The Virgin Hyperloop One has set a new speed record of 240 miles per hour (386 km/h). The most recent record was achieved as part of a testing session that put the whole Hyperloop system through its paces. “All components of the system were successfully tested including the airlock, highly efficient electric motor, advanced controls and power electronics, custom magnetic levitation and guidance, pod suspension, and the vacuum,” the company announced. The pressure inside the Hyperloop tubes is lowered to an equivalent experienced at 200,000 feet above sea level.
The low pressure allows the electricity-powered magnetic levitation levitating pod to fly through its concrete testing tube with very little air resistance. Hyperloop has had a string of good news in the last few months. In October serial entrepreneur Richard Branson announced the Virgin Group had invested in Hyperloop One. The significant investment now means the project has been re-named Virgin Hyperloop One. The transport project also announced that Branson will sit on its board of directors and that the company successfully raised $50 million in Series C funding.
Investing in Hyperloop – introducing @[email protected]://t.co/aDUQO5WC4Rpic.twitter.com/XL0IqiFTDM— Richard Branson (@richardbranson) October 13, 2017
Virgin Hyperloop to provide both cargo and passenger transport
Virgin Hyperloop One pitches itself to investors and fans from two different motivating standpoints. First, it promises to revolutionize shipping. Musk predicted in his 2013 white paper, Hyperloop Alpha that the pods would eventually be able to achieve speeds of 700mph. But even if he is able to successfully achieve just a fraction of this speed it would mean goods could be sent overland across the United States in hours rather than days. Thinking into the future it might be possible for Hyperloop ‘stations’ to be located near airports and other transport hubs. All sorts of cargo could be moved quickly and efficiently from city to city.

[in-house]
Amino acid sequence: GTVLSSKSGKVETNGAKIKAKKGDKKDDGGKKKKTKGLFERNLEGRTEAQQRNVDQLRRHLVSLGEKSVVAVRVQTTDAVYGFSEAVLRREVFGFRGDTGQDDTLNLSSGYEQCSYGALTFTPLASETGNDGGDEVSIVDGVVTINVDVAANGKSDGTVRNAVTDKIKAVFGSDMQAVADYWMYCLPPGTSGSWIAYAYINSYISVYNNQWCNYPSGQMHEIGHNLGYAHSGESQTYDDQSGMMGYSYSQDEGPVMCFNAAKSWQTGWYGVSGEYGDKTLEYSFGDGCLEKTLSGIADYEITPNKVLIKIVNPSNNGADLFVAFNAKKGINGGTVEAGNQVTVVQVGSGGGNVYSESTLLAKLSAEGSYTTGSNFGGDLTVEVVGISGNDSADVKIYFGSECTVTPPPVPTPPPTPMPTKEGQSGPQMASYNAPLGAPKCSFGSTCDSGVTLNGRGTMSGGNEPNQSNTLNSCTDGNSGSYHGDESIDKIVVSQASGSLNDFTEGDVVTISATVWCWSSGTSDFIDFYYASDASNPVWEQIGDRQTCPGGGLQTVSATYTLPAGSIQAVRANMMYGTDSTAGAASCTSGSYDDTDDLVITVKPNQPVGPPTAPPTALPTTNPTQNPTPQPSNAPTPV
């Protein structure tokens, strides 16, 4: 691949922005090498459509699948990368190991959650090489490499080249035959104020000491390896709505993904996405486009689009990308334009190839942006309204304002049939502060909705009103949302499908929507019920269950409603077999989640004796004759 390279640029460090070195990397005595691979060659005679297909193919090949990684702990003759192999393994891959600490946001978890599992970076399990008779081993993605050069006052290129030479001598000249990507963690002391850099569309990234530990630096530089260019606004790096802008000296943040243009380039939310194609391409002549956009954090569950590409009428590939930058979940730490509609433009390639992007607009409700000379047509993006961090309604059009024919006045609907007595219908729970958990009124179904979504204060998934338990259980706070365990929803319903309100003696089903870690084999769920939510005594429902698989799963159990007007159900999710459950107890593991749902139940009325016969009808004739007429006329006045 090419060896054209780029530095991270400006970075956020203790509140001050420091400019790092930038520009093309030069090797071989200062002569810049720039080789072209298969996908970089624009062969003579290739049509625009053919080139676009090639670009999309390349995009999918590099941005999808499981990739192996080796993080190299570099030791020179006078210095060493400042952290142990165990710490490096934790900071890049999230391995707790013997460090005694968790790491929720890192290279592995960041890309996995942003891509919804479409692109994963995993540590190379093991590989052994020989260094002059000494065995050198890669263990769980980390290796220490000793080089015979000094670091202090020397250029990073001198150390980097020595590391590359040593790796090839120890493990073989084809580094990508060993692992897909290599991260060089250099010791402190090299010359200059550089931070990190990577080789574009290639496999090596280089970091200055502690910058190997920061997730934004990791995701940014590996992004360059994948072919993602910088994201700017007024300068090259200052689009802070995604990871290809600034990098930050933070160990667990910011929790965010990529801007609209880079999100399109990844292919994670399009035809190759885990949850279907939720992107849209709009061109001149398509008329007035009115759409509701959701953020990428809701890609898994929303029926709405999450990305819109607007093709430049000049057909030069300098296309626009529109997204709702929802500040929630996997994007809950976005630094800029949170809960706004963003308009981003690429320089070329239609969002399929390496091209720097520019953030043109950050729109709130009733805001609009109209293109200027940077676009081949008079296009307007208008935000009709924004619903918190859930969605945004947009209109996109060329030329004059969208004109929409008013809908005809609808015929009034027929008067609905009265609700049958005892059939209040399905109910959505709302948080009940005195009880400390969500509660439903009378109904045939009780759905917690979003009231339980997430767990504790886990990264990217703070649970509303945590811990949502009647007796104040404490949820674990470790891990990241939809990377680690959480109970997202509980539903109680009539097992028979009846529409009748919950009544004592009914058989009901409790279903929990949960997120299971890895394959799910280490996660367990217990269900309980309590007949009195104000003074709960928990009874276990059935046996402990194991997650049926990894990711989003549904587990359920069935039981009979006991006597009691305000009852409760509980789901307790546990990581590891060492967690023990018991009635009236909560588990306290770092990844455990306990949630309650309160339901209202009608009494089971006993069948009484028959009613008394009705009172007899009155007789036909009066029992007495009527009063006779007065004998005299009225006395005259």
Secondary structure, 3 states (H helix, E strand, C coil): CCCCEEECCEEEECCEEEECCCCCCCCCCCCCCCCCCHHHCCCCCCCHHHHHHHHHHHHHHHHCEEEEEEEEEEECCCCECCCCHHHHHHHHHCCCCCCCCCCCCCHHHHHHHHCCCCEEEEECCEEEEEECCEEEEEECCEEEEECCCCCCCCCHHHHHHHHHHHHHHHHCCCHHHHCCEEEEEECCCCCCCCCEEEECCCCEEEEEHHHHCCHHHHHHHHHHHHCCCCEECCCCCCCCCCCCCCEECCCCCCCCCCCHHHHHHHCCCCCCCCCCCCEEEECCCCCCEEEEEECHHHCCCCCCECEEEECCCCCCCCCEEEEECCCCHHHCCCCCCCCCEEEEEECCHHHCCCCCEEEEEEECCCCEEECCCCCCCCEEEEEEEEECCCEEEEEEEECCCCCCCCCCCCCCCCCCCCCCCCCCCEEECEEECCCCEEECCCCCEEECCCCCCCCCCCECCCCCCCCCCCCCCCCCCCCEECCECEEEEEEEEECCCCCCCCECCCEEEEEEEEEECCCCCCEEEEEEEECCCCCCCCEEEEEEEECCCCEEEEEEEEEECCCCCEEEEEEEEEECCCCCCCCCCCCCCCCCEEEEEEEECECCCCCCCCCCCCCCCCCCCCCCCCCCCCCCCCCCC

The underground Hyperloop would reduce traffic and smog congestion. Nick Earle, a Virgin Hyperloop One executive, told media earlier this year: “It’s Amazon Prime on steroids. You don’t have to use a fleet of airplanes. You don’t have to use warehouses outside of cities to store goods because you have to truck them in to meet that one-hour deadline that’s in the contract for Amazon Prime.” But it won’t just be futuristic shipping containers being loaded into the pods. Virgin Hyperloop One is also designed to whizz humans from city to city at terrific speed. Hyperloop system could cut down city to city commutes by up to half the time. Again not only increasing speed but reducing environmental impacts of planes and potential traffic congestion.
Branson has clear vision for Hyperloop
Branson's appointment into the company's inner circle is a sure sign, the company has big plans for the next few years. In a statement released in time with his announcement the British billionaire spoke about the company’s recent investments, saying it “sets up the company to pursue opportunities in key markets in the Middle East, Europe, and Russia as it develops game-changing and innovative passenger and cargo ground transport systems.”